Newcastle United Foundation, the charitable arm of Newcastle United, hosted their 2021 awards night at a vibrant St James’ Park on Tuesday.
The annual awards night highlights supporters who have used the power of football with the Foundation to their advantage, helping them overcome difficult times.
The North East Charity of the Year 2021 “currently delivers 43 individual community, employability, educational and health and wellbeing projects in schools and community venues from Berwick to County Durham, as well as support from within the charity’s base at St. James’ Park.”
Club icons like Demba Ba, Steven Taylor and Shola Ameobi were in attendance alongside directors Amanda Staveley and Mehrdad Ghodoussi.
The main event was the #UnitedAsOne awards: a night to celebrate the inspirational backgrounds of Newcastle United supporters.
Daniel Hassan won the Helen McArdle Young Achiever award for his remarkable recovery from previously-undiagnosed acute transverse myelitis.
His mum, Balsam said: “I played a game of chess with Daniel and he played with his brother. 10 minutes later we heard him screaming.
“Then it was very obvious very quickly that he was in so much pain.”
Daniel said: “Literally all my function in my body had gone. Nothing was literally working. I had to go to the intensive care unit for 6 months in hospital.”
“As time went on,” Daniel added, “I gradually knew this is my reality but I’ve got to live it.”
With the Foundation’s support, Daniel was supported throughout his recovery from a “one-in-a-million” condition “playing adapted sports, learning and laughing again.”
Kacy Metcalfe was given the Young Leader Award for transforming her life through football.
Sarah Burn, Project Officer with the Foundation, said: “When she started, she was very quiet. She didn’t actually really like football.
“Now, she’s playing in a grassroots club, she’ll help run a warm-up, she’ll help lead the session, when you talk to her she’s very confident.
Kacy’s dad, Craig, said: “It’s just something she excels at. She just like the fitness side of it, the competitive side of it and just being part of a team.
“You can just see her confidence is blooming on and off the field.”
Thomas Atkinson scooped the Disability Player of the Year award.
The Foundation notes that “Now 17 and using one goalie glove, he’s the top shot-stopper for our Amputee Team and for England” despite “Growing up without his left arm or leg.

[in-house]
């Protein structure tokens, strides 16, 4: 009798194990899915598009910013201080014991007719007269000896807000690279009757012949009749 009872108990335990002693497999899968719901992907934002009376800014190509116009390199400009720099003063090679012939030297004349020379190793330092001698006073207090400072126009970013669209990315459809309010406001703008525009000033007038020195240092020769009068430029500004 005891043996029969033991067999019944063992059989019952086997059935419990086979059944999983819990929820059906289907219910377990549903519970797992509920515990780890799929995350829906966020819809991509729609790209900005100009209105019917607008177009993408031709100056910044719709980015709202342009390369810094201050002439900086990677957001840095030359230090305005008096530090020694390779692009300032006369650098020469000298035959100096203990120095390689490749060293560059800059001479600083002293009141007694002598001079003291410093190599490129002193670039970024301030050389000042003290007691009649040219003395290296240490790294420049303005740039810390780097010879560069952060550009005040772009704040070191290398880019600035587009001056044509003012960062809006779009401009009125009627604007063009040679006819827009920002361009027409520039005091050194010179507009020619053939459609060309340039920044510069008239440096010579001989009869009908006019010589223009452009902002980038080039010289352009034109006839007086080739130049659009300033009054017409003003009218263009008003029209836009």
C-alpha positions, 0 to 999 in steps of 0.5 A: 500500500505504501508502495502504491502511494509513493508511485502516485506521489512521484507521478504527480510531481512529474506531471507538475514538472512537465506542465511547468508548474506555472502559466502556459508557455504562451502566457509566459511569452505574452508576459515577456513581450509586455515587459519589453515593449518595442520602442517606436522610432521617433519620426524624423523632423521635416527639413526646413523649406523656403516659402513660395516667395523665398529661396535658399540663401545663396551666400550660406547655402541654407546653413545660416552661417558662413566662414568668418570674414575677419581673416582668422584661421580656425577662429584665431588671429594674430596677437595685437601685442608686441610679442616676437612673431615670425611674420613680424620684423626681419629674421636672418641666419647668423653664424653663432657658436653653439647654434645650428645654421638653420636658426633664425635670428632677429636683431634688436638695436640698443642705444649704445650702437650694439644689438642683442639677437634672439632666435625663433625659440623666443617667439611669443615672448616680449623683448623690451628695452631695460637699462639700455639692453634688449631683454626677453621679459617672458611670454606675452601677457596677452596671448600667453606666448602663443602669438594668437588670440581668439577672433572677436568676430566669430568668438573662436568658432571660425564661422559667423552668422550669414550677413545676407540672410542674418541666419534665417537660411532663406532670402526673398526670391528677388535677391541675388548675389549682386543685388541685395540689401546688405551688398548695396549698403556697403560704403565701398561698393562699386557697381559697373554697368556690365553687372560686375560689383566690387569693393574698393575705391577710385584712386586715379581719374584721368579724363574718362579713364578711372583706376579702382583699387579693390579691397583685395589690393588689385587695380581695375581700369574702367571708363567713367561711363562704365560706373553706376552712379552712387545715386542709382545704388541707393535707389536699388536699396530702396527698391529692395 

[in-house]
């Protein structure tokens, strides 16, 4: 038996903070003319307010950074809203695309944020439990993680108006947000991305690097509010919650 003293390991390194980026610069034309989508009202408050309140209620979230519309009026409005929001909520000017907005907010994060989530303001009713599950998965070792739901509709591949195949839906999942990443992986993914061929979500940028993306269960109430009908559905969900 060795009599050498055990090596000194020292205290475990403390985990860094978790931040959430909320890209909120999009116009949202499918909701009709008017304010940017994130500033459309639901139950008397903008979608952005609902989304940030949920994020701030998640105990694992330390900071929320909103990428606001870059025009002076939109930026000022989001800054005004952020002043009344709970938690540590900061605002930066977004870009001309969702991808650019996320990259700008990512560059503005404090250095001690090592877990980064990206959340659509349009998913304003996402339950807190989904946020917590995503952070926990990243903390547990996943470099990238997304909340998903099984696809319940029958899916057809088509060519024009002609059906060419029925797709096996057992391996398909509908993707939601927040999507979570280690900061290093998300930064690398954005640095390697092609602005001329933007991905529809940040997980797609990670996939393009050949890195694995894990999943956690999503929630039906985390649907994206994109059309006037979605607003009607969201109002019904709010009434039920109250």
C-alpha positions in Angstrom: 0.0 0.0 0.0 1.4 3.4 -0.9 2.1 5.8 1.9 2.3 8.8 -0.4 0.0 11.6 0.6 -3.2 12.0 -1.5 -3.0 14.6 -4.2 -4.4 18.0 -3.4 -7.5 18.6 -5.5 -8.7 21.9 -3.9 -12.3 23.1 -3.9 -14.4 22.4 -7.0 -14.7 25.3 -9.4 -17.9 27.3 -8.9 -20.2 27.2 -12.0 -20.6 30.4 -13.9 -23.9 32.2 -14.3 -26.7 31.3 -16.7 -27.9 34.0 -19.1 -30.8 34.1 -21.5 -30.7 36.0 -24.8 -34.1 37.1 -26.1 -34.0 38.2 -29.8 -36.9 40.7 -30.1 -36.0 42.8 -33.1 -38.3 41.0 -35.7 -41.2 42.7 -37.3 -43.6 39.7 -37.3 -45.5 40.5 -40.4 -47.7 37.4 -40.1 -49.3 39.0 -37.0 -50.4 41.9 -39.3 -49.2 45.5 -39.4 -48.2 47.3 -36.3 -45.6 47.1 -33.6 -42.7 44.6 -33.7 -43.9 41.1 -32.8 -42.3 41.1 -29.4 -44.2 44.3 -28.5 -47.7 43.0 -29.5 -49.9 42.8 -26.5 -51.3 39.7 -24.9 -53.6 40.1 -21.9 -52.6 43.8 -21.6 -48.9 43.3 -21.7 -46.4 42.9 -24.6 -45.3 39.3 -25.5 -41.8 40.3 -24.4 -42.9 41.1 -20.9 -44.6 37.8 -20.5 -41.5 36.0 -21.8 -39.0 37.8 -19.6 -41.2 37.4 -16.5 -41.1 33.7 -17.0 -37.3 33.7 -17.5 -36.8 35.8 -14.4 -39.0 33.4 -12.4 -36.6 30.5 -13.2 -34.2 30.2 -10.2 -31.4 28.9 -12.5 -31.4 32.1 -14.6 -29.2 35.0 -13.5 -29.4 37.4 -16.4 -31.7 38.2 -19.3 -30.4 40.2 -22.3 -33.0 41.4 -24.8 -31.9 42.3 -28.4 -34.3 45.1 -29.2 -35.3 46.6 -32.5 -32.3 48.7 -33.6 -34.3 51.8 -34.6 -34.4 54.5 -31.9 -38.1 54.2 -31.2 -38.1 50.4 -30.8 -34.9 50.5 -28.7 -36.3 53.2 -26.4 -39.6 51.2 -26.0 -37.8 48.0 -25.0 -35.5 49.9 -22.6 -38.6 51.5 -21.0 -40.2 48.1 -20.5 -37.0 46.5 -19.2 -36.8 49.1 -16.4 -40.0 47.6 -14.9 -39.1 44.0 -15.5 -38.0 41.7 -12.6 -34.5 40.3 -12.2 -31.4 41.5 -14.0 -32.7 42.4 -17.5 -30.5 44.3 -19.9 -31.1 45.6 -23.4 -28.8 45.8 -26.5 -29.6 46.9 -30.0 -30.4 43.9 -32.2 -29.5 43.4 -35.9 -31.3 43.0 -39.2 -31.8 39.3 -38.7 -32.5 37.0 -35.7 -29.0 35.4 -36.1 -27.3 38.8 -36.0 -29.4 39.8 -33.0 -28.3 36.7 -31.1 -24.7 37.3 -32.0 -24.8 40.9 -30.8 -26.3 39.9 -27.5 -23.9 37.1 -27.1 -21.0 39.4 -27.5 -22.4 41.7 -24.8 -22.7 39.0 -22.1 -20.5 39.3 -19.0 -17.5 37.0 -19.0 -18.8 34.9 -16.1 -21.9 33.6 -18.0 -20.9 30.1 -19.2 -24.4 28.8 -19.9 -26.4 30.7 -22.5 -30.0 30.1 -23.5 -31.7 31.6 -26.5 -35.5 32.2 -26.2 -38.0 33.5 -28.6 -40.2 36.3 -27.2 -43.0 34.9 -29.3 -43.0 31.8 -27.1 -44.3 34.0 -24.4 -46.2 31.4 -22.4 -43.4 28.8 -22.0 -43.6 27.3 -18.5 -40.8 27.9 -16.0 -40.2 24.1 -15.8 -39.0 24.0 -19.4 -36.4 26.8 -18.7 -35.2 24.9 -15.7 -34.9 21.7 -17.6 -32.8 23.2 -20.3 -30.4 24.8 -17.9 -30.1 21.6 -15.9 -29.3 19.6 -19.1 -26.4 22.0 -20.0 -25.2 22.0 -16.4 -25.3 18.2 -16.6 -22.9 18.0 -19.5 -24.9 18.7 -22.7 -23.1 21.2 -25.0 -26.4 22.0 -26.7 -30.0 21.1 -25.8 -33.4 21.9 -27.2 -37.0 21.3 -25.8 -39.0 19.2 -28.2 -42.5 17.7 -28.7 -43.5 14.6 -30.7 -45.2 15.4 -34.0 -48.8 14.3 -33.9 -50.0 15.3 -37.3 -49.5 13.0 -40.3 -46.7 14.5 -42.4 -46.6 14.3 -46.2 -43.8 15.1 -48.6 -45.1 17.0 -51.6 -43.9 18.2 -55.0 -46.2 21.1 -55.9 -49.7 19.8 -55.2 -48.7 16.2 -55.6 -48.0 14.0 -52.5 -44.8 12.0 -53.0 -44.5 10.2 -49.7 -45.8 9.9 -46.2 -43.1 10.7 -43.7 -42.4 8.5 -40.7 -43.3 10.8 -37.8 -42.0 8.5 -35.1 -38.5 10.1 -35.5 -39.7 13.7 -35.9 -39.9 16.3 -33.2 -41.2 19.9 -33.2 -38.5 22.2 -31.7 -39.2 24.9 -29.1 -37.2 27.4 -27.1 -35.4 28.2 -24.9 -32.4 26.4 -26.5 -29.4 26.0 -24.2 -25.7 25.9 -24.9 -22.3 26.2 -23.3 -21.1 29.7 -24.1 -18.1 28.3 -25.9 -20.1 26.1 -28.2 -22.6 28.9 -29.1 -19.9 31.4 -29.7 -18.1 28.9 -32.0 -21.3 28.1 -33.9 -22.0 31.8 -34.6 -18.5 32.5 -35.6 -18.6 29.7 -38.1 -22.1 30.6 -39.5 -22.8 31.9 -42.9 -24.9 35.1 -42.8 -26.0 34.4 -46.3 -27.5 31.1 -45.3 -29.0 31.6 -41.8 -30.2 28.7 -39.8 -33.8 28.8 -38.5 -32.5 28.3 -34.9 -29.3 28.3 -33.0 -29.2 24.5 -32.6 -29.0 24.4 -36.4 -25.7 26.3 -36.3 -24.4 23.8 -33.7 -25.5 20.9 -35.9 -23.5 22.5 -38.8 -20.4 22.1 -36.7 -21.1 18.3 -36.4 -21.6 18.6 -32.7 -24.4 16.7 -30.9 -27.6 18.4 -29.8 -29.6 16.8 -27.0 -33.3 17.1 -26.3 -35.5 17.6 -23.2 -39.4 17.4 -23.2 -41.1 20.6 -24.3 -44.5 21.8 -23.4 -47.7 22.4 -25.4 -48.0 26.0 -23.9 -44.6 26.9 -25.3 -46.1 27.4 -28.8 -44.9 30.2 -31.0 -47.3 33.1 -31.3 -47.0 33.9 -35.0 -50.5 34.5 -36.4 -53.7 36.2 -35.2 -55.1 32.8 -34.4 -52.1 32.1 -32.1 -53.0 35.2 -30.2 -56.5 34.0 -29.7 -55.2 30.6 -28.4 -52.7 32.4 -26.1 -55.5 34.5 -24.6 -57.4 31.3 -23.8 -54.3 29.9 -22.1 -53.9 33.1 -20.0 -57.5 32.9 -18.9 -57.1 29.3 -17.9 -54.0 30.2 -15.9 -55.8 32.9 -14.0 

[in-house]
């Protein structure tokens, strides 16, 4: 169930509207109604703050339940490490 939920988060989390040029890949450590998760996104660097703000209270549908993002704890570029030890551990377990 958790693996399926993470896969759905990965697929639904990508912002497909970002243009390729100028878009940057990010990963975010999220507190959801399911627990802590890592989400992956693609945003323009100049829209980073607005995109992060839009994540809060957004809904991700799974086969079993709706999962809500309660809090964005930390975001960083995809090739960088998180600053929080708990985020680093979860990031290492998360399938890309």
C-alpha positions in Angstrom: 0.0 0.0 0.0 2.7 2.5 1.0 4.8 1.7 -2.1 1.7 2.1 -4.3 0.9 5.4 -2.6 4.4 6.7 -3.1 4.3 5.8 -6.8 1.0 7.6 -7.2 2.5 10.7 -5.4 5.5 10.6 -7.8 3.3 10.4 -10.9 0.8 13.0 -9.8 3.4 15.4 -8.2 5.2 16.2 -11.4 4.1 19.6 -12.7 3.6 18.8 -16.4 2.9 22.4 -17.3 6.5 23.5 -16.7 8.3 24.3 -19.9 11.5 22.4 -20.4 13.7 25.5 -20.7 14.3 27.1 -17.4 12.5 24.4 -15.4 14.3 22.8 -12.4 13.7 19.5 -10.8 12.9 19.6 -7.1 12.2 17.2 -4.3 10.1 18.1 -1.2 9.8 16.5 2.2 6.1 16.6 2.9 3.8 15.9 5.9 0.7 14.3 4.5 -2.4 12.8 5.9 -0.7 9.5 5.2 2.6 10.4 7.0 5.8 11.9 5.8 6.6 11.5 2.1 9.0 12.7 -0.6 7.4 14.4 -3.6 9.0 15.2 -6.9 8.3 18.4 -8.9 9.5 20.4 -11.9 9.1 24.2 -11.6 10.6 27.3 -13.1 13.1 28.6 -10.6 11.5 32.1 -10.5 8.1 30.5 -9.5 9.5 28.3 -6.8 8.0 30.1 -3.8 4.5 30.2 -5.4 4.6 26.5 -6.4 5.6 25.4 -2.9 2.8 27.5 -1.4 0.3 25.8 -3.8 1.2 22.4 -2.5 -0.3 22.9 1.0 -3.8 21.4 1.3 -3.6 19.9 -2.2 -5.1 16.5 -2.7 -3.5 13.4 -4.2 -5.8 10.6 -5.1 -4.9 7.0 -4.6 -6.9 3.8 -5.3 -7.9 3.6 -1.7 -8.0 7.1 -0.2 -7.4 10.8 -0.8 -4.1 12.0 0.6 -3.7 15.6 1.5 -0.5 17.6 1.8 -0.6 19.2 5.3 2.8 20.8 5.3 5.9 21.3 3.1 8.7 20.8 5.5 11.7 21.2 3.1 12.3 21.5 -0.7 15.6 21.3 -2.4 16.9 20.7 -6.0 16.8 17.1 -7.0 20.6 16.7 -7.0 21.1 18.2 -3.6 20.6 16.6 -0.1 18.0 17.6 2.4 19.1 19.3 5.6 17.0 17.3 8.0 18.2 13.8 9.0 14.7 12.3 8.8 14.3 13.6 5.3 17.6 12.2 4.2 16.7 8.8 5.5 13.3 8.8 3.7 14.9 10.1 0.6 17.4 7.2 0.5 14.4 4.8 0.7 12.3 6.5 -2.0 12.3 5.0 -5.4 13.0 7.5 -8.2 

Thomas said: “We’ve got three coaches: Robbie, Andy and Reggie that are fully committed to just improving us off the pitch, on the pitch.
“They believe in every single one of us and they just try and make us better. They really are great guys.
“They’re like an embodiment of the Newcastle United Foundation so well.”
The Adult Learner award winner was Faiequl Alom, who was pushed to take up street football.
As a result Faiequl became a grassroots coach and the Foundation add “street football changed his life.”
Faiequl said: “I think football is a big escape for me because like I said when I was a kid all I used to do was watch football, play football.
“I’ve always had that dream [to play football], like an ambition to be in football anyways.
“But I didn’t think it would happen as soon as it already has.
“I’ve matured a lot, it’s like a different me. Like I said most of that goes to the Foundation.”
Football Talks won the Highly Commended accolade for their role promoting a supportive service for older generations.
The Foundation said: “Older generations facing lockdown alone have met weekly for an informal video call through our Football Talks group. Chatting and reminiscing together, members support each other alongside our team.”
The principal #UnitedAsOne award was won by Josh Banyard, whose live was saved by the #BeAGameChanger campaign started by the Foundation.
Josh said: “Life for me was a struggle, it was a dark, dark place.
“I’ve always used Newcastle United as my mental health escape and finding something in the Newcastle United Foundation that helps support my mental health while being around the club that I love was huge.
“By sharing my story, it really helped me and I didn’t expect it to.
“I always credit to to the Foundation and it’s brilliant staff because without it, I wouldn’t be here.”
The final award for the evening was handed to the Murray House Committee which won the Alder Sweeney award.
“Anne, Habib, John, Lynn and Sheila changed countless lives over the decades at Murray House”, the Foundation said.
“We’re incredibly proud to continue their legacy at NUCASTLE, powered by Newcastle Building Society.”
Meanwhile Gary Speed MBE and Shay Given were inducted into the Newcastle United Hall of Fame.
Speed made 213 appearances for Newcastle, scoring 29 goals before passing away in 2011 while Given appeared 354 times in a 12-year association with the club.
The Newcastle United Foundation uses “the local passion for football to make a difference and help people achieve their goals, on the pitch, in the classroom, in life.” Its annual awards night recognises these differences and celebrates the inspiring stories fans have to share.